Omnipresence

A simple-minded believer would say, ‘God is in Heaven.’ A man of trained mind, knowing that God must be represented as a physical entity in space, would say, ‘God is everywhere, and not merely in Heaven.’ But if the omnipresence of God be taken only in a physical and spatial sense, that formula, too, is likely in error. Accordingly, the philosopher more adequately expresses the purely spiritual nature of God when he asserts that God is nowhere but in Himself; in fact, rather than say that God is in spaced he might more justly say that space and matter are in God.

Beauty is an omnipresence of death and loveliness, a smiling sadness that we discern in nature and all things, a mystic communion that the poet feels.

I believe that, for the rest of the world, contemporary America is an almost symbolic concentration of all the best and the worst of our civilization. On the one hand, there are its profound commitment to enhancing civil liberty and to maintaining the strength of its democratic institutions, and the fantastic developments in science and technology which have contributed so much to our well-being; on the other, there is the blind worship of perpetual economic growth and consumption, regardless of their destructive impact on the environment, or how subject they are to the dictates of materialism and consumerism, or how they, through the omnipresence of television and advertising, promote uniformity, and banality instead of a respect for human uniqueness.

The common law is not a brooding omnipresence in the sky, but the articulate voice of some sovereign or quasi sovereign that can be identified; although some decisions with which I have disagreed seem to me to have forgotten the fact.

The true doctrine of omnipresence is that God reappears with all his parts in every moss and cobweb. The value of the universe contrives to throw itself into every point. If the good is there, so is the evil; if the affinity, so the repulsion; if the force, so the limitation. Thus is the universe alive. All things are moral. That soul which within us is a sentiment, outside of us is a law. We feel its inspiration; out there in history we can see its fatal strength. "It is in the world, and the world was made by it." Justice is not postponed. A perfect equity adjusts its balance in all parts of life. The dice of God are always loaded.

We cannot part with our friends. We cannot let our angels go. We do not see that they only go out that archangels may come in. We are idolaters of the old. We do not believe in the richness of the soul, in its proper eternity and omnipresence.

The world globes itself in a drop of dew. The microscope cannot find the animal-cule which is less perfect for being little. Eyes, ears, taste, smell, motion, resistance, appetite, and organs of reproduction that take hold on eternity – all find room to consist in the small creature. So do we put our life into every act. The true doctrine of omnipresence is that God reappears with all his parts in every moss and cobweb.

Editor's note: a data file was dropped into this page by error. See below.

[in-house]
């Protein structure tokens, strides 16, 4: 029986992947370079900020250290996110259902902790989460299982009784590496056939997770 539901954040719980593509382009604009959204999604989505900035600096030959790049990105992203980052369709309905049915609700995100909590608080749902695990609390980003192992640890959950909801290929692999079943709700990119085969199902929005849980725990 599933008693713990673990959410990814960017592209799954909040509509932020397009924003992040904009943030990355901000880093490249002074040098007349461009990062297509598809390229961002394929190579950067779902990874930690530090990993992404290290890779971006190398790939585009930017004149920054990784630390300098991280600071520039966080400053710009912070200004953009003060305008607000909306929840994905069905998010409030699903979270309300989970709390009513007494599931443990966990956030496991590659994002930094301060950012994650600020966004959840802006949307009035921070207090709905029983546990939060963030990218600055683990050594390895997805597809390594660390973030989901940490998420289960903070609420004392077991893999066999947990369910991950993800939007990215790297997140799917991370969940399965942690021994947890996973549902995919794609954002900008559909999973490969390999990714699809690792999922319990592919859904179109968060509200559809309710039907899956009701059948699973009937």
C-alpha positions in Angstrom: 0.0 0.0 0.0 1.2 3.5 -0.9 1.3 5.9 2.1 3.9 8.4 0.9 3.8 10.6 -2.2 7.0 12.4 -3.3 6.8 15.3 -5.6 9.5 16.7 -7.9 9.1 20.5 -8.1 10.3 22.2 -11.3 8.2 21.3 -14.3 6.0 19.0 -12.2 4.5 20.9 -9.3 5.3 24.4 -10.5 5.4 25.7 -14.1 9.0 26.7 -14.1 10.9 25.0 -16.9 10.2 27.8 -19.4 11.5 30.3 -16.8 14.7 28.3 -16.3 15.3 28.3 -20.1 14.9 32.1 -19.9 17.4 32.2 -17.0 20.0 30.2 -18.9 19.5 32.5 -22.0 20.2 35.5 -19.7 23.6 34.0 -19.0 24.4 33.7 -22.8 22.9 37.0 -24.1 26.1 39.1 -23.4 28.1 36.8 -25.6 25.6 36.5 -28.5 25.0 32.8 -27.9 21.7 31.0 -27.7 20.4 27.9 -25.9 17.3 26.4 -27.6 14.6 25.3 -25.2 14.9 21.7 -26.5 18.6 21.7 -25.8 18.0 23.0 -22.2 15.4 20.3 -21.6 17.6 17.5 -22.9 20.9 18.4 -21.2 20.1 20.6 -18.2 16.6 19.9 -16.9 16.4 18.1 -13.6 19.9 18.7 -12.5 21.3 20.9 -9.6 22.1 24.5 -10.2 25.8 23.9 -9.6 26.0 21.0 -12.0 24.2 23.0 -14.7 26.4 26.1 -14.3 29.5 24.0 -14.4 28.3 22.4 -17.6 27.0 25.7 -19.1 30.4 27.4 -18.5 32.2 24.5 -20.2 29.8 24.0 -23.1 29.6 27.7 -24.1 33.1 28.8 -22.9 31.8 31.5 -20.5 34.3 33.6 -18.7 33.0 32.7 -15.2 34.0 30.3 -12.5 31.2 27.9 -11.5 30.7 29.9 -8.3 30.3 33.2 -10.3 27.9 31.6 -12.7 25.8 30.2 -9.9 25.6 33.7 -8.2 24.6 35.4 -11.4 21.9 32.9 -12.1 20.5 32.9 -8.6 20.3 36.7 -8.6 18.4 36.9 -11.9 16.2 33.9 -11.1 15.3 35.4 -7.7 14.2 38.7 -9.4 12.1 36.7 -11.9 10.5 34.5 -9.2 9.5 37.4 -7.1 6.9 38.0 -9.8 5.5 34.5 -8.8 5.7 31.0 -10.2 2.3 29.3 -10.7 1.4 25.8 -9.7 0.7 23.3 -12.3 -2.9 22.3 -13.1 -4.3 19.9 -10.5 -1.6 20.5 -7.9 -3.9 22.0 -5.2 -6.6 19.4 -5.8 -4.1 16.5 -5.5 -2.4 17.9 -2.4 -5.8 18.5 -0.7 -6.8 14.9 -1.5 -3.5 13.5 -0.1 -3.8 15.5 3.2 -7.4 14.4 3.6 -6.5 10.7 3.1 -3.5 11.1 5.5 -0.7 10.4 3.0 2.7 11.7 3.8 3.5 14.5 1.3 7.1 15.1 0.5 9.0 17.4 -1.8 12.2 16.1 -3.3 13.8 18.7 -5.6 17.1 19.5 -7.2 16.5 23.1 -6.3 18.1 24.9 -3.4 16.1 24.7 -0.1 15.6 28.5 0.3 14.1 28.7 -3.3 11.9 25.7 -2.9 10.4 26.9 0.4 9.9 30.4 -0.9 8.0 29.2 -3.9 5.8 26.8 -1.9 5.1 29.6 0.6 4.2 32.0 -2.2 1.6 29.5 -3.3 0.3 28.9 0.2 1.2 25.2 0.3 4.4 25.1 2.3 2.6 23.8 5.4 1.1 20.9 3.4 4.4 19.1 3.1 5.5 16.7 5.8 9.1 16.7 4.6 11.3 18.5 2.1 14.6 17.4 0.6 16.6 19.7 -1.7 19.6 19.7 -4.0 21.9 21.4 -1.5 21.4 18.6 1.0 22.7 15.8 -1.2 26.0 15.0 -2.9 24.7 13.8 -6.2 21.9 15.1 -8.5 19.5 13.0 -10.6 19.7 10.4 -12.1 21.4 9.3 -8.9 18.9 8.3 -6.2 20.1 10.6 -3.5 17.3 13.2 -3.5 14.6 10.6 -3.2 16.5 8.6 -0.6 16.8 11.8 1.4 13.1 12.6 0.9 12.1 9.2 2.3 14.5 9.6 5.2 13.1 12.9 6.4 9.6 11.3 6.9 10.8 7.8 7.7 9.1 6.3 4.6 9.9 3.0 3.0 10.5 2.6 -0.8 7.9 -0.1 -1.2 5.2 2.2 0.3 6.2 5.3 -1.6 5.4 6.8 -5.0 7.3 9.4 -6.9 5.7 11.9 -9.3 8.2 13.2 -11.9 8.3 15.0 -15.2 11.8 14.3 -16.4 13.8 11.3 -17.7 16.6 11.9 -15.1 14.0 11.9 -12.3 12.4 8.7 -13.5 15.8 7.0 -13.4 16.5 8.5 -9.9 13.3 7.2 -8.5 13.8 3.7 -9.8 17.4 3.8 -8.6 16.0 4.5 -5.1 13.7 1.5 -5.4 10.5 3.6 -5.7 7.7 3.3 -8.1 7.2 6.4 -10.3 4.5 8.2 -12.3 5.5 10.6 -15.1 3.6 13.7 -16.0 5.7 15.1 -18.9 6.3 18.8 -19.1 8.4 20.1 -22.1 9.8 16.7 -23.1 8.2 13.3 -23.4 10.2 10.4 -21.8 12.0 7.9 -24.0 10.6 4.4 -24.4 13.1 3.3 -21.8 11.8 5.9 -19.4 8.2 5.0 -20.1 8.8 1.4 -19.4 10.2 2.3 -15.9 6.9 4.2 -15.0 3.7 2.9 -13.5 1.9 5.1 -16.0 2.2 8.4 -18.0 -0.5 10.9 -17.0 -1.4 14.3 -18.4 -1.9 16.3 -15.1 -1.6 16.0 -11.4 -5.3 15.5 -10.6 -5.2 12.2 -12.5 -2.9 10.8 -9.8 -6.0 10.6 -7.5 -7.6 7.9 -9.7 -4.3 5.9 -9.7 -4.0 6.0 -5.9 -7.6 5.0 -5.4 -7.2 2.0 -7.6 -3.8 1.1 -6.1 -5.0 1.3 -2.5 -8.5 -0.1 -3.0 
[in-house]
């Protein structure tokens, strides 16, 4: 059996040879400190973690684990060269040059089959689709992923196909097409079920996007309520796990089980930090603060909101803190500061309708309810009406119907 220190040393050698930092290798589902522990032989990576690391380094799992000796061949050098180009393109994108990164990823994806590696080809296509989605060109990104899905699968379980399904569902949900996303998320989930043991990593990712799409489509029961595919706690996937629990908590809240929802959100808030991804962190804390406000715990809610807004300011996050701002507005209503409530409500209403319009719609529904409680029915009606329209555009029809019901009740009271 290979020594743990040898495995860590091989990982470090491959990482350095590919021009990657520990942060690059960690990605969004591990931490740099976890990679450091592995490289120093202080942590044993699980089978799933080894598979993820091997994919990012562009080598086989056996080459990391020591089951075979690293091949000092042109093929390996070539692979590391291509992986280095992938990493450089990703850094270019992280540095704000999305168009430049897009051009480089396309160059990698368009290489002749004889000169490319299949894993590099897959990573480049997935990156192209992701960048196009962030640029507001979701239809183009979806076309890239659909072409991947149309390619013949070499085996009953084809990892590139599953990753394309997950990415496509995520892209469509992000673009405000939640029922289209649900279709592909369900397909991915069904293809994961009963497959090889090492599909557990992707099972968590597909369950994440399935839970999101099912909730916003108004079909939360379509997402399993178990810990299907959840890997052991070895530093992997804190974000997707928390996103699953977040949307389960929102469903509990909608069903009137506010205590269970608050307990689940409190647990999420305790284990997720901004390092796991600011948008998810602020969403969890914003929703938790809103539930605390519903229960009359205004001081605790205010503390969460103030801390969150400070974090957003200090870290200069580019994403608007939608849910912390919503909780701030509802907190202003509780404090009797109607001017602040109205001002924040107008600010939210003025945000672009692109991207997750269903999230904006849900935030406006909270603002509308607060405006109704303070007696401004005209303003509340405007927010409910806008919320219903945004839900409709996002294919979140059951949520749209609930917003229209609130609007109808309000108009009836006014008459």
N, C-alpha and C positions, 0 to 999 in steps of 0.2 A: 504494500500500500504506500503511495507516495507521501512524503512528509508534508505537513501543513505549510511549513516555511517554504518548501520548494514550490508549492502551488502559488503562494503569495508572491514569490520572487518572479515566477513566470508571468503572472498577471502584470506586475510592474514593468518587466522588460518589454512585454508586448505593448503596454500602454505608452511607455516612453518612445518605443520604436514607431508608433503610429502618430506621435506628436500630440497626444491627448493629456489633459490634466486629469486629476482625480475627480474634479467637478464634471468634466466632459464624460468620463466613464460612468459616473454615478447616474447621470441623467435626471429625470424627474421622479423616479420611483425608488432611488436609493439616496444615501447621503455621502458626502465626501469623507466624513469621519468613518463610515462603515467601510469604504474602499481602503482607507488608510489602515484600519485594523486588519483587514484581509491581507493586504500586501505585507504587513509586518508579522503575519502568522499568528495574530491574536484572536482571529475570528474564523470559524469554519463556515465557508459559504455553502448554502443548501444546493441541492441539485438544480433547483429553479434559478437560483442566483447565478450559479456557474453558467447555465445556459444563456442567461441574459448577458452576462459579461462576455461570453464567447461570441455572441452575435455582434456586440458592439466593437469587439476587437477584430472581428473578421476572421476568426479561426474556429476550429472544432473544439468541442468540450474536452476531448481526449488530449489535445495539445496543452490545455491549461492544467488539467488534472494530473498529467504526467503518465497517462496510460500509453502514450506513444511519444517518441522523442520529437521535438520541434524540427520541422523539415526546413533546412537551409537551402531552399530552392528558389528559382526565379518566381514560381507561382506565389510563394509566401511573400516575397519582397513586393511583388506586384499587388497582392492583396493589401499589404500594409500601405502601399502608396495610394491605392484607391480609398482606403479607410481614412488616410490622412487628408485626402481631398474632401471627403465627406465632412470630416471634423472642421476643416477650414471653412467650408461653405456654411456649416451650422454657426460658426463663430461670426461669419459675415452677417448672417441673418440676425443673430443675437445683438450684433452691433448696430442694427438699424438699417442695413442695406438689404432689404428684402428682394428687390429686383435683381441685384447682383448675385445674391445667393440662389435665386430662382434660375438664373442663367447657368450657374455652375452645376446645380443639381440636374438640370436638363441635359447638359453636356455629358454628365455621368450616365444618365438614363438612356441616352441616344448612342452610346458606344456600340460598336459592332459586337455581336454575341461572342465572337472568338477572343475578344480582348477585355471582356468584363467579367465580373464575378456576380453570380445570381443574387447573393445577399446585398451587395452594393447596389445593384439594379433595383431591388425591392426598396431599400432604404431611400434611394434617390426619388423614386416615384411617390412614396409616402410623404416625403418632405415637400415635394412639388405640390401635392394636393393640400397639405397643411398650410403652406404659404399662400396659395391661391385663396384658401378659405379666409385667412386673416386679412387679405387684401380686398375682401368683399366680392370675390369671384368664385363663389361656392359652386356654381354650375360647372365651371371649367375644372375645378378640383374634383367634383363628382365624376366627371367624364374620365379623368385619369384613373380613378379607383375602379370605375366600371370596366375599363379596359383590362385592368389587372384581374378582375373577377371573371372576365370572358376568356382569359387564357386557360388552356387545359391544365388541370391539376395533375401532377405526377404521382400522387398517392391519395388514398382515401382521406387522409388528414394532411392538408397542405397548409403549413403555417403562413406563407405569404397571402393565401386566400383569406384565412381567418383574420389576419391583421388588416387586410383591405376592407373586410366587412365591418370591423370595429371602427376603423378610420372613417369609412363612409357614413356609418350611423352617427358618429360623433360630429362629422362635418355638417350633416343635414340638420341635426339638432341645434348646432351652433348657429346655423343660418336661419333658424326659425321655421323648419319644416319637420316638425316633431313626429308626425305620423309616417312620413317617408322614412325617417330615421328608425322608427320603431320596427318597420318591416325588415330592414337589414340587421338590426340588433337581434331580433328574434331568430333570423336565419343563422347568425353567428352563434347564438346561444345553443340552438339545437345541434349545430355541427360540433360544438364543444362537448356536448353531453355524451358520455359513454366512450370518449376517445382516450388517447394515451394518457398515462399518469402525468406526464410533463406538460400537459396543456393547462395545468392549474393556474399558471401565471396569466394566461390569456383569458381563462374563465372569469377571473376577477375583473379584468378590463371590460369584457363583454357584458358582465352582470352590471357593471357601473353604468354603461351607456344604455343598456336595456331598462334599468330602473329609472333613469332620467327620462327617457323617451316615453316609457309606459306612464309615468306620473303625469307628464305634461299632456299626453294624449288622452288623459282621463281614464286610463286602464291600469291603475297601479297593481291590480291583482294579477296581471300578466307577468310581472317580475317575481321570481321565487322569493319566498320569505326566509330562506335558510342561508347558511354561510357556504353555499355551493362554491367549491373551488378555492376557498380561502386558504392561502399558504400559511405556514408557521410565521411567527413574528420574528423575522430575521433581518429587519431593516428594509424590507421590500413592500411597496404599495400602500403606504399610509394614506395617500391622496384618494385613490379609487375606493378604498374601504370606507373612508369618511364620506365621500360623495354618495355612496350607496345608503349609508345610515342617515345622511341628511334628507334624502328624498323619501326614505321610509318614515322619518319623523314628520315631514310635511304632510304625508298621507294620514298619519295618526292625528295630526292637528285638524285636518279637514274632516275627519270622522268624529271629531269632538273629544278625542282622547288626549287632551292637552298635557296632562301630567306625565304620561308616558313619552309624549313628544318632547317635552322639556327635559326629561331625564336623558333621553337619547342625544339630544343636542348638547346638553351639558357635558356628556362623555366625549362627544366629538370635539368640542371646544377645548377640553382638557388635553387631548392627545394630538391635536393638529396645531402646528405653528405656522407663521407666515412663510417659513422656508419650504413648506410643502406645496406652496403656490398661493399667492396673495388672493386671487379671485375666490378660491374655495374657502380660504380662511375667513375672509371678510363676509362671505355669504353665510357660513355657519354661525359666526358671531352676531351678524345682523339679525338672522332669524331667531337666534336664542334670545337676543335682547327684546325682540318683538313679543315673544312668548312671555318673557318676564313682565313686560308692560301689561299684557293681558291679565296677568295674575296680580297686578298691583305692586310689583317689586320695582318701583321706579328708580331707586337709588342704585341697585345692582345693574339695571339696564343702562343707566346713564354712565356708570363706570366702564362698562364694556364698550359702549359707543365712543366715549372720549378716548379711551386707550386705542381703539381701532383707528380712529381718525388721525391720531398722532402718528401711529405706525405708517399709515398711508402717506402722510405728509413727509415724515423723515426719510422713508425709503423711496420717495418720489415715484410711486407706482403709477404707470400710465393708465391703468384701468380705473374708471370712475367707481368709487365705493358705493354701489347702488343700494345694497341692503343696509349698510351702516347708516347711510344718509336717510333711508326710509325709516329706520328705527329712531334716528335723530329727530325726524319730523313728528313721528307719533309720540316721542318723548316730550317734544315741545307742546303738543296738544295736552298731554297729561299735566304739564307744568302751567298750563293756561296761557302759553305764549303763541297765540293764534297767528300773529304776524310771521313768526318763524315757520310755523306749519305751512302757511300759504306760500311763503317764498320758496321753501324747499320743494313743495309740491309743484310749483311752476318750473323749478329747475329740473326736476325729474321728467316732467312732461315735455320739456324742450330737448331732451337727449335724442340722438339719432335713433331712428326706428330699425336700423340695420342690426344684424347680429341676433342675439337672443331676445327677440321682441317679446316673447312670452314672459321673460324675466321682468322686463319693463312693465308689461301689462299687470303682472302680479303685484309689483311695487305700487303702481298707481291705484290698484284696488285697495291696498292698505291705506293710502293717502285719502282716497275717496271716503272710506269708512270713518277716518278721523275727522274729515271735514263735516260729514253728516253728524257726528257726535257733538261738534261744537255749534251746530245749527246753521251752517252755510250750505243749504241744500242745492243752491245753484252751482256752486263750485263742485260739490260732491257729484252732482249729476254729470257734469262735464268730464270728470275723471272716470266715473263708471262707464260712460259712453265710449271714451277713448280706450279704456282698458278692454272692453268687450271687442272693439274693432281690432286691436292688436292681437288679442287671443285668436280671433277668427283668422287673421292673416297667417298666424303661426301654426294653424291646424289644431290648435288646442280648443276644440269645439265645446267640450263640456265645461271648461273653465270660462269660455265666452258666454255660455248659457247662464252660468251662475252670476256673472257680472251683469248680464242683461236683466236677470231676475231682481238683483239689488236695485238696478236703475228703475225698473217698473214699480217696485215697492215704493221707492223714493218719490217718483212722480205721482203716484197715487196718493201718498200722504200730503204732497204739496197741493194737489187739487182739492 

By power… I do not understand a general system of domination exercised by one element or one group over another, whose effects… traverse the entire body social… It seems to me that first what needs to be understood is the multiplicity of relations of force that are immanent to the domain wherein they are exercised, and that are constitutive of its organization; the game that through incessant struggle and confrontation transforms them, reinforces them, inverts them; the supports these relations of force find in each other, so as to form a chain or system, or, on the other hand, the gaps, the contradictions that isolate them from each other; in the end, the strategies in which they take effect, and whose general pattern or institutional crystallization is embodied in the mechanisms of the state, in the formulation of the law, in social hegemonies. The condition of possibility of power… should not be sought in the primary existence of a central point, in a unique space of sovereignty whence would radiate derivative and descendent forms; it is the moving base of relations of force that incessantly induce, by their inequality, states of power, but always local and unstable. Omnipresence of power: not at all because it regroups everything under its invincible unity, but because it is produced at every instant, at every point, or moreover in every relation between one point and another. Power is everywhere: not that it engulfs everything, but that it comes from everywhere.

Self-realization is the knowing in all parts of body, mind, and soul that you are now in possession of the kingdom of God; that you do not have to pray that it come to you; that God’s omnipresence is your omnipresence; and that all that you need to do is improve your knowing.

Aum is the best symbol for those who want to worship a personal God. It is a better symbol than images, such as those of Kali, Krishna, and others; because in worshipping God as an image, the mind limits the Infinite to that form. It becomes difficult for the sadhaka ("practitioner", meditator) to think of God beyond that 'ishta', when in fact God is Spirit. While meditating on Aum, the mind expands with the omnipresence of that vibration, and the Spirit-nature of Brahman inherent therein is realized as Sat-chit-ananda — ever-existing, ever-conscious, ever-new Bliss.

Self-realization is the knowing – in body, mind, and soul – that we are one with the omnipresence of God; that we do not have to pray that it come to us, that we are not merely near it at all times, but that God's omnipresence is our omnipresence; that we are just as much a part of Him now as we ever will be. All we have to do is improve our knowing.

Whatever the intellectual does is wrong. He experiences drastically and vitally the ignominious choice that late capitalism secretly presents to all its dependents: to become one more grown-up, or to remain a child.